Not only is Imprimis working on a more cost-effective tablet for fighting toxoplasmosis, but they are also "forming a new program called Imprimis Cares, which is aligned to [Imprimis'] corporate mission of making novel and customizable medicines available to physicians and patients today at accessible prices."

Imprimis says their version of the tablet, which would have to be compounded to order, has something extra known as leucovorin. "According to the Centers for Disease Control and Prevention, pyrimethamine [Daraprim's generic name] works to block folic acid synthesis in the parasite T. gondii, the cause of toxoplasmosis, and leucovorin helps to reverse the negative effects on bone marrow caused by the mechanism of this action," according to Imprimis. Imprimis is planning to sell their form of the tablet in oral capsules starting as low as $99.00 for a 100 count bottle.

Compounded drugs are typically made to fill a doctor's prescription for an individual patient, sometimes because the mass-produced version is either in short supply or completely unavailable. Compounded drugs can also allow for customized patient-specific formulations or dosages. Unlike drugmakers who make huge batches of drugs on complex production lines, compounders do not need Food and Drug Administration approval to create their compounded drugs.

It is worth keeping an eye on Imprimis to see what other drugs they imitate for a lower price. Imprimis CEO Baum stated, "We are looking at all of these cases where the sole-source generic companies are jacking the price way up. There'll be many more of these" compounded drugs coming in the near future.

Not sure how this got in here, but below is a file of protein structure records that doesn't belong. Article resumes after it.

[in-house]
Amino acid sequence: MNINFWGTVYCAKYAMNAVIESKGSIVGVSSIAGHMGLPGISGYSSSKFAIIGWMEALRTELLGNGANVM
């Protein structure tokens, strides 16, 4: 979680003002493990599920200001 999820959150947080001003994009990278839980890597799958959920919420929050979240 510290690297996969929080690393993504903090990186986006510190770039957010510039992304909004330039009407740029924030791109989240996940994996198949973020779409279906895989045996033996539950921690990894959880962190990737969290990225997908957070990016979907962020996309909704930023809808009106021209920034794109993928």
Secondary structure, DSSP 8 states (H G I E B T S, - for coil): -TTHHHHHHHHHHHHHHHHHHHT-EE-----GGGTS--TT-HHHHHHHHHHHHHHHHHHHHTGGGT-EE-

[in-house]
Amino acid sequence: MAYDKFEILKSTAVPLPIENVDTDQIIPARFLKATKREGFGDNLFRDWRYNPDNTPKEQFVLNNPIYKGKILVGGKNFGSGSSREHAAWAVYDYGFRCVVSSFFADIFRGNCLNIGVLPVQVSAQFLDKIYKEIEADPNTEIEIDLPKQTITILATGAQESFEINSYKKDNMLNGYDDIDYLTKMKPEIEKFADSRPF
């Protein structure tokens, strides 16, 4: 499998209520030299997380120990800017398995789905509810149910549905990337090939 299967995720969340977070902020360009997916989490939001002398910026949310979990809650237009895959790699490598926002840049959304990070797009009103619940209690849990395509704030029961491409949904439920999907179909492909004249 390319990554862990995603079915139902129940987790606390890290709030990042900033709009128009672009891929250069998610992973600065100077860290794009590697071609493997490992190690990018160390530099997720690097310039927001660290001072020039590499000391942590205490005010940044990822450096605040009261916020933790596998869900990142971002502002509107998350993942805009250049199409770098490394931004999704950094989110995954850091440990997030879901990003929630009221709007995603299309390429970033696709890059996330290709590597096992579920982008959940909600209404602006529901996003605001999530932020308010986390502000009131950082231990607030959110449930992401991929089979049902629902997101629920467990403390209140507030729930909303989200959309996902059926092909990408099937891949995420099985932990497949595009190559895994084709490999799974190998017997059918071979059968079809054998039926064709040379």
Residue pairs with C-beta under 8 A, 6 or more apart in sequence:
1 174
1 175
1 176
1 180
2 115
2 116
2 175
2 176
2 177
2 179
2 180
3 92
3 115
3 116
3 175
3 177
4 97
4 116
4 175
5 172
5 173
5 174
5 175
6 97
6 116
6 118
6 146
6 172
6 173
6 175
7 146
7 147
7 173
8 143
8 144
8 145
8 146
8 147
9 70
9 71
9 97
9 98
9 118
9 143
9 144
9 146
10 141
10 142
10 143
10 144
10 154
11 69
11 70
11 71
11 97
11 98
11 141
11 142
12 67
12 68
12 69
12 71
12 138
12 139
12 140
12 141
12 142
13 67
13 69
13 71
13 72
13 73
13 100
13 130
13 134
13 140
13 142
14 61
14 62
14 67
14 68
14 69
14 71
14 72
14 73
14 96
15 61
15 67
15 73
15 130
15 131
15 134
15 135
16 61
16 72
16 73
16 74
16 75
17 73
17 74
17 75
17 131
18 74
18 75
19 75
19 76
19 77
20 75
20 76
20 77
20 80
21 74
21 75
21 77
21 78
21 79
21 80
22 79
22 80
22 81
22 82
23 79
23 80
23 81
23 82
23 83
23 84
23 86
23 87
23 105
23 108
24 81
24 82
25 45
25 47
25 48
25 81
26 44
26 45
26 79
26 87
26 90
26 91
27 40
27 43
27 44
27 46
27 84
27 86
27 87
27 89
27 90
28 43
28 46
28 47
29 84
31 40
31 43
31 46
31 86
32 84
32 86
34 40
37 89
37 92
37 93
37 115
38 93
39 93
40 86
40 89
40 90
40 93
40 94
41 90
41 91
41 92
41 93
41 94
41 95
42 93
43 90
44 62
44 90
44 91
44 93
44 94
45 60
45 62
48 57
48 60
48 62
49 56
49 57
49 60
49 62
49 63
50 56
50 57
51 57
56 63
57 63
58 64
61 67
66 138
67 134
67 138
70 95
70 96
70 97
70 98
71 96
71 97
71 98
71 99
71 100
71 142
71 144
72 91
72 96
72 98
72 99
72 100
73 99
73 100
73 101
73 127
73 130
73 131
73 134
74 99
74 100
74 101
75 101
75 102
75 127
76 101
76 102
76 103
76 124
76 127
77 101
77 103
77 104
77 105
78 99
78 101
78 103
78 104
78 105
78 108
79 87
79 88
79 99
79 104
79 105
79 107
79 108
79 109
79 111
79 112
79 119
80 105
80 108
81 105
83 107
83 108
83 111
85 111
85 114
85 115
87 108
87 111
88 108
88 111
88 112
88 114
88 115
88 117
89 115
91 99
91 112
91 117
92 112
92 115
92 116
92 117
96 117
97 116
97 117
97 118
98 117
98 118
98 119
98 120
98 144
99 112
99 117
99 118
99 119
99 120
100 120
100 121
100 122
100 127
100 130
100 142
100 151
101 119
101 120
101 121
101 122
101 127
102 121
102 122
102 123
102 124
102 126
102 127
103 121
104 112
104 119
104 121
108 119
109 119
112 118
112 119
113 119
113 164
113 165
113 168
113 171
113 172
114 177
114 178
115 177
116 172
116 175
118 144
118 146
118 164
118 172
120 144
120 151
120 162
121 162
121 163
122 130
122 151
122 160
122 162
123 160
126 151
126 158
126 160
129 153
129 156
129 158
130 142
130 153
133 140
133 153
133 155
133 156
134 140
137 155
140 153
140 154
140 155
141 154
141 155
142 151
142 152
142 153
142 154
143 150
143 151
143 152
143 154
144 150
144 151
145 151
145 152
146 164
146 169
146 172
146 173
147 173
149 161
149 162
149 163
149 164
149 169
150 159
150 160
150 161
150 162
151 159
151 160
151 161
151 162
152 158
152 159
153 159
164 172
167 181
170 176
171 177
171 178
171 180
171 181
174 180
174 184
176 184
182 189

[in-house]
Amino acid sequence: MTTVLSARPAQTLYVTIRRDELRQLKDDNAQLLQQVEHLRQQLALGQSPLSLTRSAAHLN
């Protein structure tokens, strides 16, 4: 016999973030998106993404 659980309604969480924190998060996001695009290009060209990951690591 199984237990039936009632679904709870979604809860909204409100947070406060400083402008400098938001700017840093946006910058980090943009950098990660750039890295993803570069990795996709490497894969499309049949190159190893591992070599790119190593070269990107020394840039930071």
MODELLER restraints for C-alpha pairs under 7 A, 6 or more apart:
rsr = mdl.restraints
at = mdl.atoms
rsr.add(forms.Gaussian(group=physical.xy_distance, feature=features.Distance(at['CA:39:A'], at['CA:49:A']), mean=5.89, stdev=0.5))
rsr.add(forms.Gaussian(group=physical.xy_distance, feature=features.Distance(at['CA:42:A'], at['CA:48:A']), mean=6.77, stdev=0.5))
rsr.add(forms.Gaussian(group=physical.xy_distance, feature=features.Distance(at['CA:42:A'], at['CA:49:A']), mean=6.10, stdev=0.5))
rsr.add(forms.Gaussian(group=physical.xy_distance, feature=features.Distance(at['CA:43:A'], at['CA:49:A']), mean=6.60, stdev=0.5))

The Fourth Annual Corporate Compliance & Transparency in the Pharmaceutical Industry Europe

The Fourth Annual Corporate Compliance & Transparency in the Pharmaceutical Industry, presented by Fleming Europe, will take place February 24 – 25, 2016 in Zurich, Switzerland.

The two-day event is packed with speakers who will aim to provide attendees with: an update on the implementation of the Disclosure Code and the first outcomes and how to evaluate your implementation process; tips on how to unravel compliance challenges relating to data privacy; an understanding of how to optimize interactions with health care providers and health care organizations through a fully compliant and transparent strategy to obtain consent; and information on compliance implications and concerns for merging corporate cultures.

On Wednesday, February 24, 2016, the day will begin with an update on implementation of the disclosure code from the European Federation of Pharmaceutical Industries and Associations. Richard Bergstrom of the EFPIA will discuss do's and don't when implementing EFPIA's codes, what will happen once the data is disclosed, and challenges relating to external communication and specific countries relating to disclosure. The morning continues with three separate discussions about transparency: a panel on transparency obligations; a panel on local perspectives – disclosure and transparency lessons learned; and keynote on data privacy and transparency requirements under the EU Data Protection Directive. Following lunch, the afternoon brings more panels and discussions, including a talk on how to determine fair market value, a keynote from Adrien Van Den Hoven of European Generic and Biosimilars Medicine Association, and a case study on communication and relationships with health care providers. Wednesday ends with a networking cocktail reception.

Thursday, February 25, 2016, begins with a panel on best practices: compliance program structure and effectiveness, with speakers from Sandoz, Acino Pharma AG, and Biogen. Following the panel, Nina Stoeckel from Merck KGaA will speak about how critical team structure is to success. Marit Pless will conclude the morning session by providing a roadmap for conducting internal investigations. The afternoon will be spent hearing from representatives from AstraZeneca and Johnson & Johnson on topics such as compliance and risk assessment and how to organize an approach for communicating, training, and monitoring third parties.

If you're interested in attending the Fourth Annual Corporate Compliance & Transparency in the Pharmaceutical Industry, you can register here.